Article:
Shut them all down, watch the average quality of software improve dramatically, immediately.
Next have someone qualified on every single board of directors and have each board create an appropriate sub committee. The same way you have a qualified accountant and audit sub-comittee. Have someone with proper CS & IT credentials and an IT oversight comittee. (Sure mostly the initial massive win is warding of the vampires mentioned in the previous paragraph but there is huge, huge value beyond that.)
Having ignorant people making the resource allocation decision is idiotic in the extreme and leads to overpriced, rubbish quality outcomes. Like deciding to use some garbage vote countinga app that doesn't and can't work - who did that? Can we just say they are utterly ignorant of the field they made important decisions concerning or do we need to get their name and demonstrate it.
Why are we so bad at software engineering? We are not! We just aren't. We do amazing things. We can do it reliably. We can do it economically. Software is f*&king awesome.
Why is there so much corruption in the decision making process leading to garbage quality overpriced, risky and idiotic software? Now that is a better question to ask.
Why is the idea of actually regulating foolhardy risk-taking startups (self-driving, privacy invading, turn-key facist state surveiling etc) so controversial? Because we can't even make good decisions about CRUD development at a policy level in a fortune 500 company - forget a policy decsion at a government level, you know it's going to be awful and redolent with regulatory capture.
We just need to grow up and stop blaming the geeks for the utter manure shoveled at us by ignorant jocks on golf courses determined to exclude anyone with actual understanding, insight and knowledge. And the manure shoveled by the actual geeks with a massive risk appetite and zero care for externalities beyond their startup making cash. Really. That's it. That's all.
Software is FINE. Decision making about software is SO bad, so awful, so hideous we try not to think about it lest it rots our minds with despair.
Heartbleed should be the equivalent of the Kansas City Hyatt disaster for our profession. It is a failure mode that is so elementary, so obvious, so easily avoidable that its occurrence should be a sign of deep failure in several processes meant to avoid it, and it should be grounds to open an investigation into criminal negligence. And yet... OpenSSL had no process for catching this stuff. Very few software projects do--I suspect yours do not either.
And to add the icing to your cake, more often than not there are no consequences for those making these bad decisions.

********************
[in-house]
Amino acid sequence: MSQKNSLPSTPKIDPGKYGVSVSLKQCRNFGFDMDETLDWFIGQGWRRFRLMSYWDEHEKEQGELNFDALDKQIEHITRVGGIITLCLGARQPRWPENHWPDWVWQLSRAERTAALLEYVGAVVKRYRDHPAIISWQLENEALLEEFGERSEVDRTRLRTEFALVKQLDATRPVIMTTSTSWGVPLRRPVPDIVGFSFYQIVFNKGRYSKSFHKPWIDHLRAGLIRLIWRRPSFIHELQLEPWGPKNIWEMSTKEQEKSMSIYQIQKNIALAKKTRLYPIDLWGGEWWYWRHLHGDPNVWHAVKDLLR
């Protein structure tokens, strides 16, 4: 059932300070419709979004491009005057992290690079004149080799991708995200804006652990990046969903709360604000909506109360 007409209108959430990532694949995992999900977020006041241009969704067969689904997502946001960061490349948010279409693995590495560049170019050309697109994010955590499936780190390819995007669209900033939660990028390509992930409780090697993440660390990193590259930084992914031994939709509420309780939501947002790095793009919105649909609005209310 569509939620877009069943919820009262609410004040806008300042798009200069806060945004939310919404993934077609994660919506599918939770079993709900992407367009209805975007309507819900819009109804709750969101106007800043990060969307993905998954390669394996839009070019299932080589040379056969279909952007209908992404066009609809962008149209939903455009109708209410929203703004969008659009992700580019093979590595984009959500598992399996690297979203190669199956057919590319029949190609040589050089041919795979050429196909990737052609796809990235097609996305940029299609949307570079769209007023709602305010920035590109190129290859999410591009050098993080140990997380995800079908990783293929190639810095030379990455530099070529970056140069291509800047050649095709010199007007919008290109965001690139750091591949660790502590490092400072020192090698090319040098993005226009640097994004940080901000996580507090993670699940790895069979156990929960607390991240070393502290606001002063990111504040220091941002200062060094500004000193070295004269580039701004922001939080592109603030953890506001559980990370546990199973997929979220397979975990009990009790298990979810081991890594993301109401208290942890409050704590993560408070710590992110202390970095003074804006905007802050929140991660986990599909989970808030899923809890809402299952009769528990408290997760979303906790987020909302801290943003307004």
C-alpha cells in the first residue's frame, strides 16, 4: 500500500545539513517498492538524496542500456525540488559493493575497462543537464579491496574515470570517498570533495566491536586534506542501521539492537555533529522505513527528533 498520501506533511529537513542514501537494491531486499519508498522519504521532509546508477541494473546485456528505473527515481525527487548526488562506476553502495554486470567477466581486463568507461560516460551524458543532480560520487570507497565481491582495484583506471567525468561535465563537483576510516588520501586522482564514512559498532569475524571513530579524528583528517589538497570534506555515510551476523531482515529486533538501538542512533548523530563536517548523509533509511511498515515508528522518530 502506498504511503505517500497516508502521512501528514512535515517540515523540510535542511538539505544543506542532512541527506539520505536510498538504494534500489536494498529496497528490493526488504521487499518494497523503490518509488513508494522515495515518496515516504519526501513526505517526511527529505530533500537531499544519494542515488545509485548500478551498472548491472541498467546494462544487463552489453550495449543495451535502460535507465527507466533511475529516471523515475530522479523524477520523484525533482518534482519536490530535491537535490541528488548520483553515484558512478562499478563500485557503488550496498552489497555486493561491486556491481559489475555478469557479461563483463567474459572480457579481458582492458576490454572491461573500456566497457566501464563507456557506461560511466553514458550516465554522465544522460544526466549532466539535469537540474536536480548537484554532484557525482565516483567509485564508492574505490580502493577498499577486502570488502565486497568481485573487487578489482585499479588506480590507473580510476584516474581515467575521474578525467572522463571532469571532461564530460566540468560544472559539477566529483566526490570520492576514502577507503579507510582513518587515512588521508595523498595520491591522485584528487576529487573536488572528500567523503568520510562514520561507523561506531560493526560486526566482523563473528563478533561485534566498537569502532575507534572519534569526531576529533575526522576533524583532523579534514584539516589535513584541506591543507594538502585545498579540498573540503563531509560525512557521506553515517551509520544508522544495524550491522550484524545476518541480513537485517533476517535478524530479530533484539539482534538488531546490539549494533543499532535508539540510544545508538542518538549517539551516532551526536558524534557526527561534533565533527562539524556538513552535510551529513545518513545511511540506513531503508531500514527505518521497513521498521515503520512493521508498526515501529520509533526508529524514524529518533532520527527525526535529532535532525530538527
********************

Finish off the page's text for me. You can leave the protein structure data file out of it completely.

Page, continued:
How is making software more political than doing maths?
Creating software, whether in a corporation or in an open source project, is more often than not a process that involves many stakeholders, processes, and yes irrational traditions or even "religious" ideology (spaces vs. tabs, etc.). So any time you have more than one person writing a program, things will get political. The decisions behind software-making is a political process.
Mathematics, in contrast, is probably not political except in the higher levels of academia.
I agree with you that the software industry seems to struggle more with these kinds of political issues.
However, there are many human endeavours that also require input from large numbers of stake holders and they seem to cope (i.e. going to the moon, building a bridge, building a skyscraper etc.).
That suggests the problem is not so much the large number of stake holders, but rather the software industry struggling to cope with situations requiring large numbers of stakeholders.
That's an explicitly political position.
The gp is talking about: requirements; allocating budget between research, salaries, testing, development, support, marketing, exec's pockets, shareholder's pockets, etc.; decisions about which standards to support or not; agreements with other firms; etc. etc. etc.
Software is the automation of processes. Processes are intensely political, because they effect the world.
Besides, the software engineering process is full of political decisions. What does an “unbiased” search engine mean? When you build a recommendation service, do you intentionally reinforce bias of the user or expose the user to other points of view? How do you define and handle abuse of your service? I could go on and on.
Not for the folks making the bad decisions, anyway.
And what even counts as "software engineering"? If I want to write a VBA script in my spreadsheet am I supposed to ask some anointed expert for approval? It's just ridiculous and totally unworkable.
If you are running a fortune 500 company and your vba spreasheet is a material expenditure in your financial statements then YES get it approved by the IT committee. (If you get a vampire-squid consultancy to build it for you it probably will be too!) Non-material expenditure? No, who cares if it's not material? (Material has a GAAP definition and is deemd to be something like 5% of the balance of the asset or liabiltiy or impact more than 5% of revenue or expenses). Someone who has studied more recently than me can probably tell us what GAAP says is material for audit purposes.
This is not true everywhere. In my country, accounting is regulated  and can only be performed by credentialled professionals, registered on the Federal Council of Accountants.